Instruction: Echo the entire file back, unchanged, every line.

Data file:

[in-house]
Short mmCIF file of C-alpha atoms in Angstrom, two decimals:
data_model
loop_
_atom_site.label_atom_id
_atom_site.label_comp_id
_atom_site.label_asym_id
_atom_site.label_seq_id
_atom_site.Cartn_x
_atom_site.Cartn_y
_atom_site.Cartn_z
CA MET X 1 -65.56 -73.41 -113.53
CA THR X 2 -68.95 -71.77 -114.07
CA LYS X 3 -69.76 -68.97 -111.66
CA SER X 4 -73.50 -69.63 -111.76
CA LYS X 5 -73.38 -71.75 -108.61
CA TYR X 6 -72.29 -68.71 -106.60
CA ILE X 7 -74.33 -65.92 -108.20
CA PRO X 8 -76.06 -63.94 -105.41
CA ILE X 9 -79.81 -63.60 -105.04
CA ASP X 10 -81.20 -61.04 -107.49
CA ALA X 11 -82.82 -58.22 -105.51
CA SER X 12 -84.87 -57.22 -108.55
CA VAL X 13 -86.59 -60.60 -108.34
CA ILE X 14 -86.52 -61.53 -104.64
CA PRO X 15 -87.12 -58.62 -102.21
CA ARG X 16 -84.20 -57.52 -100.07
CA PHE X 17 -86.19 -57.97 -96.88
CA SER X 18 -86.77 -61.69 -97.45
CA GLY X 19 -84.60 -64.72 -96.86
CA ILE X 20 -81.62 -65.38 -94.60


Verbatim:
[in-house]
Short mmCIF file of C-alpha atoms in Angstrom, two decimals:
data_model
loop_
_atom_site.label_atom_id
_atom_site.label_comp_id
_atom_site.label_asym_id
_atom_site.label_seq_id
_atom_site.Cartn_x
_atom_site.Cartn_y
_atom_site.Cartn_z
CA MET X 1 -65.56 -73.41 -113.53
CA THR X 2 -68.95 -71.77 -114.07
CA LYS X 3 -69.76 -68.97 -111.66
CA SER X 4 -73.50 -69.63 -111.76
CA LYS X 5 -73.38 -71.75 -108.61
CA TYR X 6 -72.29 -68.71 -106.60
CA ILE X 7 -74.33 -65.92 -108.20
CA PRO X 8 -76.06 -63.94 -105.41
CA ILE X 9 -79.81 -63.60 -105.04
CA ASP X 10 -81.20 -61.04 -107.49
CA ALA X 11 -82.82 -58.22 -105.51
CA SER X 12 -84.87 -57.22 -108.55
CA VAL X 13 -86.59 -60.60 -108.34
CA ILE X 14 -86.52 -61.53 -104.64
CA PRO X 15 -87.12 -58.62 -102.21
CA ARG X 16 -84.20 -57.52 -100.07
CA PHE X 17 -86.19 -57.97 -96.88
CA SER X 18 -86.77 -61.69 -97.45
CA GLY X 19 -84.60 -64.72 -96.86
CA ILE X 20 -81.62 -65.38 -94.60